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Sunday, December 17, 2017 
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+ Donato Wharton - Body Isolations
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+ Tim Hecker - Harmony In Ultraviolet
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+ Jarvis Cocker - The Jarvis Cocker Record
+ Múm - Peel Session
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+ Badly Drawn Boy - Born In The U.K.
+ The Hold Steady - Boys And Girls Together
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+ The Decemberists - The Crane Wife
+ Junior Boys - So This Is Goodbye
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+ Rafael Toral - Space
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+ Excepter - Alternation
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+ Brad Mehldau - Live in Japan
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+ The Mountain Goats - Get Lonely
+ The White Birch - Come Up For Air
+ Camera Obscura - Let's Get Out of This Country
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+ Various Artists - Tibetan And Bhutanese Instrumental And Folk Music, Volume 2
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+ Cex - Actual Fucking
+ Sufjan Stevens - The Avalanche
+ Leafcutter John - The Forest And The Sea
+ Carla Bozulich - Evangelista
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+ Peaches - Impeach My Bush
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+ Klee - Honeysuckle
+ The Court & Spark - Hearts
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+ Awesome Color - Awesome Color
+ Jenny Wilson - Love And Youth
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+ The Moore Brothers - Murdered By The Moore Brothers
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+ Sonic Youth - Rather Ripped
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+ Glissandro 70 - Glissandro 70
+ Calexico - Garden Ruin (Review #2)
+ Calexico - Garden Ruin (Review #1)
+ The Flaming Lips - At War With The Mystics
+ The Glass Family - Sleep Inside This Wheel
+ Various Artists - Songs For Sixty Five Roses
+ The Fiery Furnaces - Bitter Tea
+ Motorpsycho - Black Hole/Blank Canvas
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+ Metal Hearts - Socialize
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+ Sondre Lerche And The Faces Down Quartet - Duper Sessions
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artist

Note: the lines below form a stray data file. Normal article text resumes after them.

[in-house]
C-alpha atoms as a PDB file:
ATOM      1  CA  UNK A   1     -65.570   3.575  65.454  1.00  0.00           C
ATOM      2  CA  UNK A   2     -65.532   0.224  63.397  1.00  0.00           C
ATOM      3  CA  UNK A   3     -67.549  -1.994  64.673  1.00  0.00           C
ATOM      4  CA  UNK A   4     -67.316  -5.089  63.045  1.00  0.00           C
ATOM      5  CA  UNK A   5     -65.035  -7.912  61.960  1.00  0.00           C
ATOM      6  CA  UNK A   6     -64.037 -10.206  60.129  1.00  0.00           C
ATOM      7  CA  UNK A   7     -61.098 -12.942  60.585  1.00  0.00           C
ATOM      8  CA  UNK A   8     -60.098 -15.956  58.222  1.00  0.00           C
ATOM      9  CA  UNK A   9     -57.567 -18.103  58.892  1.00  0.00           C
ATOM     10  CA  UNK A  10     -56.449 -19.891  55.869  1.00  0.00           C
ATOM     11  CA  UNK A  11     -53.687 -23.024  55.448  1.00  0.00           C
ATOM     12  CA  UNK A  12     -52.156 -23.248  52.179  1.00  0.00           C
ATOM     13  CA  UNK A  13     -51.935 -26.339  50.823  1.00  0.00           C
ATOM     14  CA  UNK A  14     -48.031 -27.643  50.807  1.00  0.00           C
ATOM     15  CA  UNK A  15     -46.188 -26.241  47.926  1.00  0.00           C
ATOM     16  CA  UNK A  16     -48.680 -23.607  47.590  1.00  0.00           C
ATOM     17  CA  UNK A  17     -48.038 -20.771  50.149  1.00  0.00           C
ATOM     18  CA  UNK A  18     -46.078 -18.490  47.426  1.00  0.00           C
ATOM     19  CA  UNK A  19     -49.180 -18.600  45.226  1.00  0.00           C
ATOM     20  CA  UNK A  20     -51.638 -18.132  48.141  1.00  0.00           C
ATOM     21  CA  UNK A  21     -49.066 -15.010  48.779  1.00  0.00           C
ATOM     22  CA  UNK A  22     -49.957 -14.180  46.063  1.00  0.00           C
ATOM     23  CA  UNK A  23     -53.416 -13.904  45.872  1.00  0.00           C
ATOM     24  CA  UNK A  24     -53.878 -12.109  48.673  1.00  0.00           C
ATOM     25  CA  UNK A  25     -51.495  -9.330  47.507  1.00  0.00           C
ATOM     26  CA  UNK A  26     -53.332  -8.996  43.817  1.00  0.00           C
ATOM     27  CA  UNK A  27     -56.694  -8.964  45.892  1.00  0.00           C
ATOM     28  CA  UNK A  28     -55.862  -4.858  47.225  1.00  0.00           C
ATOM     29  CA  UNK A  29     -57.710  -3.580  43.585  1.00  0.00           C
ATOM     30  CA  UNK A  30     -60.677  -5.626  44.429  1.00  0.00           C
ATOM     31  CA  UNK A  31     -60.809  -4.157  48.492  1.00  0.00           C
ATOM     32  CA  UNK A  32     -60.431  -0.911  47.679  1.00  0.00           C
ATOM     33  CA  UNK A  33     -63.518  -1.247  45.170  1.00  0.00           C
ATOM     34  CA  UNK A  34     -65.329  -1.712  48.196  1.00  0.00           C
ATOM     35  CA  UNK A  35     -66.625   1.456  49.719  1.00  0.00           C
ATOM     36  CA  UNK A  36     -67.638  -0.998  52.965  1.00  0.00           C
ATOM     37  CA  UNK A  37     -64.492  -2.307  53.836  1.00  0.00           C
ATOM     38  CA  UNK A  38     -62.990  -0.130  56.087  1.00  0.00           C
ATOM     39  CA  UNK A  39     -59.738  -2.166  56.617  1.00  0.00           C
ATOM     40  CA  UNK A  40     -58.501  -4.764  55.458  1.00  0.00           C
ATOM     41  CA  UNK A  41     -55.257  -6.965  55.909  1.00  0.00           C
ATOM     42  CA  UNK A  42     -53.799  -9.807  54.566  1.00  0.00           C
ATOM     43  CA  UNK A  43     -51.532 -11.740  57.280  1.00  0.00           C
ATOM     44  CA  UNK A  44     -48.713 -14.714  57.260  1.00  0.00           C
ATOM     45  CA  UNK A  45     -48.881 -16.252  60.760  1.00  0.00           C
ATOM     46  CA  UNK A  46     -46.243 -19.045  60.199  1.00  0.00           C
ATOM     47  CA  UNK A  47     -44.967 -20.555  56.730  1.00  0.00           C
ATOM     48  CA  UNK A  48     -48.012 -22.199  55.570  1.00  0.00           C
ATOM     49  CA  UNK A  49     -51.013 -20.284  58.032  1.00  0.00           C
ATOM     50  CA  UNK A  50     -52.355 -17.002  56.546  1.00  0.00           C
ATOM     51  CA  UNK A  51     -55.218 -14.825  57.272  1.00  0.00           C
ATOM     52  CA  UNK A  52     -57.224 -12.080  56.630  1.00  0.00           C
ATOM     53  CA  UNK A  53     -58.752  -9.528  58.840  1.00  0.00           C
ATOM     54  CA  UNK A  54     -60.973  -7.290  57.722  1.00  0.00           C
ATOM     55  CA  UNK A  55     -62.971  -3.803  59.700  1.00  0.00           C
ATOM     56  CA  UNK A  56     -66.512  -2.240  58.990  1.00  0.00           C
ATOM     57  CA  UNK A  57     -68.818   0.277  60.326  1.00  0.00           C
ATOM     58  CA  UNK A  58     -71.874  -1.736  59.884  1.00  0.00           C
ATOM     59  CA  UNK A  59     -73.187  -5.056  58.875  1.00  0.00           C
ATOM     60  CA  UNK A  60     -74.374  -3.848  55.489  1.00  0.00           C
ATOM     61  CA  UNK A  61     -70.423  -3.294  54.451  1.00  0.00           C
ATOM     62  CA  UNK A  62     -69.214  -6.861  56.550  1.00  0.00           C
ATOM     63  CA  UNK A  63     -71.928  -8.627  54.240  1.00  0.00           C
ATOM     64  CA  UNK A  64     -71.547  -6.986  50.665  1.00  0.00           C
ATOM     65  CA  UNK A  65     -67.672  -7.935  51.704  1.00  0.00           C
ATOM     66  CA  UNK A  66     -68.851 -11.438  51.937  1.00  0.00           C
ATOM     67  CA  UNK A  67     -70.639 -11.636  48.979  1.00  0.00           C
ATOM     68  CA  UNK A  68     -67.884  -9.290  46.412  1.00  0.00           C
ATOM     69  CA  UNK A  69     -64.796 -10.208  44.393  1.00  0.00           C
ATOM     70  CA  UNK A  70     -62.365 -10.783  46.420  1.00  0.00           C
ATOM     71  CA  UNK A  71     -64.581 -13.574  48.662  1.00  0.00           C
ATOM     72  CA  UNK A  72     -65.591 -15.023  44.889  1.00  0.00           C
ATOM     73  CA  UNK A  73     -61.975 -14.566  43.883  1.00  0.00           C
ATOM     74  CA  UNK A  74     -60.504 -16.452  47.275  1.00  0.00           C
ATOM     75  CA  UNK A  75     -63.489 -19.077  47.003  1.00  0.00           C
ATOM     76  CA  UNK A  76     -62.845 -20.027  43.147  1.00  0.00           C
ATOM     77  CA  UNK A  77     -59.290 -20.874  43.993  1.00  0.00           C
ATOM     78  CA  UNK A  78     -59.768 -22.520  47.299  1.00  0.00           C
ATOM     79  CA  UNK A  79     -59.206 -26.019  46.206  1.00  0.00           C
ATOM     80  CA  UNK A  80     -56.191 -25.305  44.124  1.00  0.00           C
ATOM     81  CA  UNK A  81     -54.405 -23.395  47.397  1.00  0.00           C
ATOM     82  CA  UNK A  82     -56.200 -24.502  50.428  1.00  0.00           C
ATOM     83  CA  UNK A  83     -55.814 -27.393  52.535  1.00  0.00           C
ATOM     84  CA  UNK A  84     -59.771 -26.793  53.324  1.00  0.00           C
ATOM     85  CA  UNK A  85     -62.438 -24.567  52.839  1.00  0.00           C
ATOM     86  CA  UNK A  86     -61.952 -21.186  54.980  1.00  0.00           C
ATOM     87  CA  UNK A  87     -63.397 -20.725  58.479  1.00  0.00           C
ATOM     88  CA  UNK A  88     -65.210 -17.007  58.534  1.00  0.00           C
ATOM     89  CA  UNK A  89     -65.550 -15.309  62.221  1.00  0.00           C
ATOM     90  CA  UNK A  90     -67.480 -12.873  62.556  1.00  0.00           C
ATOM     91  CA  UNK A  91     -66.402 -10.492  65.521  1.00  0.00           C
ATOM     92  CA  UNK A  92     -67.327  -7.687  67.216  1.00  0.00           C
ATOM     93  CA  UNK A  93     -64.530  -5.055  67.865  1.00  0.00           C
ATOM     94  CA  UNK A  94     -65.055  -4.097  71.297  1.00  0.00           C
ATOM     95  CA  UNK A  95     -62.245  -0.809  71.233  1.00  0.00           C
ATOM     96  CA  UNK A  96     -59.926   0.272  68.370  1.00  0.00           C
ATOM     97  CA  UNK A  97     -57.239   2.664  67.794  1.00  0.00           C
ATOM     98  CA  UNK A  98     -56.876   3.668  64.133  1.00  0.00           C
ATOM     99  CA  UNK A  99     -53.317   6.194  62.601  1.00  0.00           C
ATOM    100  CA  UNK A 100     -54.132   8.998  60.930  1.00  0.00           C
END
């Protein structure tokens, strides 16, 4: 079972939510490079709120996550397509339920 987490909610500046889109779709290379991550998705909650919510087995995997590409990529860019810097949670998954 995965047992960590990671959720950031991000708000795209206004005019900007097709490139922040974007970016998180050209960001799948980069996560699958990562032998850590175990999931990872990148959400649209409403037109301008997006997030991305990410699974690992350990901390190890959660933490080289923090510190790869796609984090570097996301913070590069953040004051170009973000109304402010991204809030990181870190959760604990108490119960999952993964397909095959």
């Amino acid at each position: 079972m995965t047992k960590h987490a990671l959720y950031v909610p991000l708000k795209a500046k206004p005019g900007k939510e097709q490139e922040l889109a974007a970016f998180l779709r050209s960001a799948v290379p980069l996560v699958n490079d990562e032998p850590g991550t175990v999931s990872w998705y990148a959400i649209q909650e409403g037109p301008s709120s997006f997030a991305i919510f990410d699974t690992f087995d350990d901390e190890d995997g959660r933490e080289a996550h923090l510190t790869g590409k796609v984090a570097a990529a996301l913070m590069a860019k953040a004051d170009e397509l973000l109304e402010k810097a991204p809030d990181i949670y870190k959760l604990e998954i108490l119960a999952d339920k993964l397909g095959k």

The Rondelles
recording
Shined Nickels And Loose Change
K Records
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Led by singer/guitarist Juliet Swango, whose sometimes screeching, always empowering female-vocal stylings echo the days of riot grrrl, The Rondelles are — yes — yet another Olympia, Wash., punk-rock four-piece whose music could be easily branded with the all-too-familiar Pacific Northwest indie-rock stamp and whose new album, Shined Nickels and Loose Change, could be simply written off as arriving too late (having missed the boat, as it were).

But a little '60s flavor, a cool, carefree demeanor and a lot of Black Flag's songwriting mentality (i.e. simultaneously sarcastic and simplistic subject matter that gets about as deep your kitchen sink) all make the new album too fun, jangly and rockin' to dismiss.

With high-pitched, ''60s-style beep-beep-beeps of a retro-sounding keyboard, "Shimmybecker" feels the way those knee-high vinyl boots that walk all over you look. "The Fox" 's dirty riffs exude a rougher, meaner feel and will likely compel you to play air guitar. Of all the tracks, the one that'll probably make you feel most nostalgic for Black Flag is "T.V. Zombie," with its shouted back-ups (think: "T.V. party tonight!/ T.V. party all right!"), playful hand-claps and silly lyrics: "He watches T.V. all the time/ How I wish he were mine/ I love you baby with all my heart/ And I hope we'll never part/ ... He wants the tube!/ He doesn't want me!?"

Seeing how much silly sarcasm there is on the album, you might expect The Rondelles to cover Madonna's "Like A Prayer" with a twist that mocks, but it turns out to be very sincere. They sound as if they first imitated the Queen of Pop as little tykes, singing and dancing in front of the mirror, hairbrush in hand.

Shined Nickels is unpolished, garage-y punk-rock with an upbeat "fun fun fun" sensibility (even the occasional '60s girl-wants-boy melodrama is delivered with a playful wink). The Rondelles may not stand conspicuously apart from other bands coming out of that little, hip, punked-out, indie-rock community we call Olympia, Wash. But when you're listening to music as fun-spirited and roughed-up as this, who cares? Drink your Pabst Blue Ribbon and mix in, too.


by Jenny Tatone




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